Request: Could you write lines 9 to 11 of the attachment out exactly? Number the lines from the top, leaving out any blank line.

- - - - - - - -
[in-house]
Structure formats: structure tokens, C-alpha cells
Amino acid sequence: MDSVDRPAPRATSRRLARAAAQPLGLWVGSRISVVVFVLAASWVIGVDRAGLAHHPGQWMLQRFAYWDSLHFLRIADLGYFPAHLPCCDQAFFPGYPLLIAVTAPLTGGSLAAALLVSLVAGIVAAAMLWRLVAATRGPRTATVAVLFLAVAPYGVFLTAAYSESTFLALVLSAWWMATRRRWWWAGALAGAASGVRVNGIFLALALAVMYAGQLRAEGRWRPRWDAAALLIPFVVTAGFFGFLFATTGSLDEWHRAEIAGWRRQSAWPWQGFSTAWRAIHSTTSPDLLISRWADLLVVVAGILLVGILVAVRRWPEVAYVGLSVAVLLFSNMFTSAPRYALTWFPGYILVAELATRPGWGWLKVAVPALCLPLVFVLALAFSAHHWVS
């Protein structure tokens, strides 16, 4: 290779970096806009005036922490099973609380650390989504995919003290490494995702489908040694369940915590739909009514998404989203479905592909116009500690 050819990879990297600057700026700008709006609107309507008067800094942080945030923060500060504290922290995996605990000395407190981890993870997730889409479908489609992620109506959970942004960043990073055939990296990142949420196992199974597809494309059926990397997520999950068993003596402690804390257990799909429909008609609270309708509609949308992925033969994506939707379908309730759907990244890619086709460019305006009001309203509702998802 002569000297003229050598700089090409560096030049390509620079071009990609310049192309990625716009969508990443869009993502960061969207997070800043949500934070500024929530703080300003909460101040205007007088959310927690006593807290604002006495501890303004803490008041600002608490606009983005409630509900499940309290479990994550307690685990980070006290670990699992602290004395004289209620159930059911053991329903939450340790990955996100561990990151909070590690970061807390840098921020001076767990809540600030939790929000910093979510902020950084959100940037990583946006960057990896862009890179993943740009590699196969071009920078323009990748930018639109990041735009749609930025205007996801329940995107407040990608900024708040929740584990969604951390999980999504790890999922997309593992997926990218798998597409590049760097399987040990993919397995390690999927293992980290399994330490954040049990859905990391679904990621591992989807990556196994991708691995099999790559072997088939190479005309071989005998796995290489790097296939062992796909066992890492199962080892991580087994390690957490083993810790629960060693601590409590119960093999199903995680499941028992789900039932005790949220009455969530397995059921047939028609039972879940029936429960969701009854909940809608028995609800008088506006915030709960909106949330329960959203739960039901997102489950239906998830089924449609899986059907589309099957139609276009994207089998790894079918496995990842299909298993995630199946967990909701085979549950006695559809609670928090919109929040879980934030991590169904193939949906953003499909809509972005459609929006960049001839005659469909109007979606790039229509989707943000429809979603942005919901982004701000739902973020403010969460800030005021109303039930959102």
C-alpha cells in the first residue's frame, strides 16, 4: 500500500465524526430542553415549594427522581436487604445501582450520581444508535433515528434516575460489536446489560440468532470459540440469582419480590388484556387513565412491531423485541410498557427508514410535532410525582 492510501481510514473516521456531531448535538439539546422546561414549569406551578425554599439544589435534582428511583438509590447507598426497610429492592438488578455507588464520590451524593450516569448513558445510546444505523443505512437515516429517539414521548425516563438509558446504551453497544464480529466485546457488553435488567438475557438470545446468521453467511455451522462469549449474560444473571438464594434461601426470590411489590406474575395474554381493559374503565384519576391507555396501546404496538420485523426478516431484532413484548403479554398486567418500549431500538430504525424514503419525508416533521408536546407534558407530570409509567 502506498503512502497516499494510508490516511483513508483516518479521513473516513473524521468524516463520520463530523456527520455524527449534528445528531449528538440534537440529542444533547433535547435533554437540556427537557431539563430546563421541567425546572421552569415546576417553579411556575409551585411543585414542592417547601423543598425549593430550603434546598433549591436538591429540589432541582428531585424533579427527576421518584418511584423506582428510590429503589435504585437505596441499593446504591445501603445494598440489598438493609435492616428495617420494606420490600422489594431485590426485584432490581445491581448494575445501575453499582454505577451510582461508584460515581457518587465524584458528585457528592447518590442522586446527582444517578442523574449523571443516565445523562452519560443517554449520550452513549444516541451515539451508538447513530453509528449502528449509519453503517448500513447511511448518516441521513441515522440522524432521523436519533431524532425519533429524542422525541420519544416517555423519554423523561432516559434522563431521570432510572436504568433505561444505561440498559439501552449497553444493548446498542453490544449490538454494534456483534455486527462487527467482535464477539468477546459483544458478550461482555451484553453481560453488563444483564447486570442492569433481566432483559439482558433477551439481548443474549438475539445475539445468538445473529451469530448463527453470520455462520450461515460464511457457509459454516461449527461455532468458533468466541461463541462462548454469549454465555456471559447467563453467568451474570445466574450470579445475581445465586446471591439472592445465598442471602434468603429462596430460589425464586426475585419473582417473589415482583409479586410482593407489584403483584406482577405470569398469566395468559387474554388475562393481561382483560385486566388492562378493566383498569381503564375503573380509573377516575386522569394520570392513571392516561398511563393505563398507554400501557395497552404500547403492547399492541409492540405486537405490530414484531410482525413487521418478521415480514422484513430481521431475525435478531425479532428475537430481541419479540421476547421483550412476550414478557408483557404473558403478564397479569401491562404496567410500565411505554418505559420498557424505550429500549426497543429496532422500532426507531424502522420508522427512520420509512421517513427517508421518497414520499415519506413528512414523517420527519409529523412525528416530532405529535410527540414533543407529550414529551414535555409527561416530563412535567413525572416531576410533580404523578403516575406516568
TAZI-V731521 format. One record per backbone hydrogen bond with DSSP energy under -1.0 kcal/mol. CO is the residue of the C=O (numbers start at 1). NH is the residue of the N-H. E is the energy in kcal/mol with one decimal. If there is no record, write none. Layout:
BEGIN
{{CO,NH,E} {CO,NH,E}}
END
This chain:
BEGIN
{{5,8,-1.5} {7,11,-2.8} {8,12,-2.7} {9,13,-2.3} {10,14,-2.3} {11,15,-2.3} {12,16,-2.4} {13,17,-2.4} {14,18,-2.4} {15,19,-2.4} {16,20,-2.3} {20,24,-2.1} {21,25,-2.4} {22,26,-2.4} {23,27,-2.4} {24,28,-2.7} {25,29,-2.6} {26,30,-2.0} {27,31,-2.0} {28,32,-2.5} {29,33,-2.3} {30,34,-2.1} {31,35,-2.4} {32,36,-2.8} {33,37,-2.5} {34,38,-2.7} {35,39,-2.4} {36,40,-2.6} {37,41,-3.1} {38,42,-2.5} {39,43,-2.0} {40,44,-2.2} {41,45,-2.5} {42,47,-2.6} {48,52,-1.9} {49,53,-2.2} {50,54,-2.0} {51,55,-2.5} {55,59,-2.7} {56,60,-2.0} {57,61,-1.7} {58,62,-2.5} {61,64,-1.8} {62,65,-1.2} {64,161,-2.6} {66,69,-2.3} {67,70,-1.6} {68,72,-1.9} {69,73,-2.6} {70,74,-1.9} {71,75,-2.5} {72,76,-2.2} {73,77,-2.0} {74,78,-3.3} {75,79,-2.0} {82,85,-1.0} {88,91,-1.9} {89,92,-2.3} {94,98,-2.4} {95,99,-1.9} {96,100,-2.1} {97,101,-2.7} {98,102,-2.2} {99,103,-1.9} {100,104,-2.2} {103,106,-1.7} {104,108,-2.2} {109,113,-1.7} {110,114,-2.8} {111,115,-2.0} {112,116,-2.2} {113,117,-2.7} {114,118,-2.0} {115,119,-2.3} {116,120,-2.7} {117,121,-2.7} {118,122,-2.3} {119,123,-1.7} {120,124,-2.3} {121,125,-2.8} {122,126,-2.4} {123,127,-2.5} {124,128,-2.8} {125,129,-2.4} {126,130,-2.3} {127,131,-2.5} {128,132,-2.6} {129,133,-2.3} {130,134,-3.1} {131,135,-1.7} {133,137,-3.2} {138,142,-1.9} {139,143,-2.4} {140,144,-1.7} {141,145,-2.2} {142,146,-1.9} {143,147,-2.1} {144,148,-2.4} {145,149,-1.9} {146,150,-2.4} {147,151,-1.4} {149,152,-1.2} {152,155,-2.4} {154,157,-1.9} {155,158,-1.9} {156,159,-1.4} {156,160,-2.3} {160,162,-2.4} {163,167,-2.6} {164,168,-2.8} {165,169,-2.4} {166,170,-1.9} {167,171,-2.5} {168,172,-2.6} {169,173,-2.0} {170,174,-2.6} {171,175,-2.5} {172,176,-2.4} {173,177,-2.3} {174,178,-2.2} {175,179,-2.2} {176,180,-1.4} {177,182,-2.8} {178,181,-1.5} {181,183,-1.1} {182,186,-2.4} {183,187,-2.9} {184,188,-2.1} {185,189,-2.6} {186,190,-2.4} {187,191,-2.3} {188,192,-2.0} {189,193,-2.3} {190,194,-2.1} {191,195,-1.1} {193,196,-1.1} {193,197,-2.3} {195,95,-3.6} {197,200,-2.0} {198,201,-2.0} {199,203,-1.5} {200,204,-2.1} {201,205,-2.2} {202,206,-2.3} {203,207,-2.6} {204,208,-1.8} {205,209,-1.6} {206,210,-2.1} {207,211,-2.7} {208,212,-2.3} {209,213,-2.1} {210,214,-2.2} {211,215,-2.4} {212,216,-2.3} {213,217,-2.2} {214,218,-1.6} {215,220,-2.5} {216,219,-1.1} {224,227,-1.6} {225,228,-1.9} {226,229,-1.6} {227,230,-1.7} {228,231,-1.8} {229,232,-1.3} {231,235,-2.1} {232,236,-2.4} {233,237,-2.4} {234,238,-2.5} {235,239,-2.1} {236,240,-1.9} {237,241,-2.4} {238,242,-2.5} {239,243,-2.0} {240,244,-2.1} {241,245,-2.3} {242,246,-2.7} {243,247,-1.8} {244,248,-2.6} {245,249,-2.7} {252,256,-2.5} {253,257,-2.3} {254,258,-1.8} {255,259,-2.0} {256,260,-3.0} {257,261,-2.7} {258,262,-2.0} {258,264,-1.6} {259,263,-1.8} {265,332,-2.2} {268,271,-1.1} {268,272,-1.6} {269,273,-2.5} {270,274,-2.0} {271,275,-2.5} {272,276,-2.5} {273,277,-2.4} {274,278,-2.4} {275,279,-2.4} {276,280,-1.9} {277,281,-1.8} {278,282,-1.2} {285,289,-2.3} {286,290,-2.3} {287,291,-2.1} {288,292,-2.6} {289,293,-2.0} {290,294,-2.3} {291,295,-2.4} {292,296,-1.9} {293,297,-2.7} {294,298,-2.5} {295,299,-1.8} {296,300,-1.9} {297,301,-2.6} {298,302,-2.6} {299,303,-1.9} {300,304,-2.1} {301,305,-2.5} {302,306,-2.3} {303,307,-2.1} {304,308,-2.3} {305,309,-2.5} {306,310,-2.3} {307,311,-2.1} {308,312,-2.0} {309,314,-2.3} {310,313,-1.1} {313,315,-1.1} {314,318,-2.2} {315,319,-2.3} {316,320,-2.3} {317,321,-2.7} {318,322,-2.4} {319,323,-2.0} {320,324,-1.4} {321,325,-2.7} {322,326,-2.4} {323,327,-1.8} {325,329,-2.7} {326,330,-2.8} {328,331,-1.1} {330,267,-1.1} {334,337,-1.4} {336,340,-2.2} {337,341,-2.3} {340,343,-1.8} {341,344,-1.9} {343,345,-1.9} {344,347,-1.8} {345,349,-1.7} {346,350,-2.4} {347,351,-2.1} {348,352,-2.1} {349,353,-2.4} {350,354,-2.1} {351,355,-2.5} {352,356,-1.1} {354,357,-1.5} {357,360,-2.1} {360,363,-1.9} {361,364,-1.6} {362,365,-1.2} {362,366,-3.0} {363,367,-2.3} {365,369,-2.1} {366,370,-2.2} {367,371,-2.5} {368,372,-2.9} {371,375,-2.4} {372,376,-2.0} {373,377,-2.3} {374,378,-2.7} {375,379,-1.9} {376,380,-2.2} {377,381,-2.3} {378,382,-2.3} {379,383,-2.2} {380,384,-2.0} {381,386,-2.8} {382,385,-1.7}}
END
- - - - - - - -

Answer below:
END
This chain:
BEGIN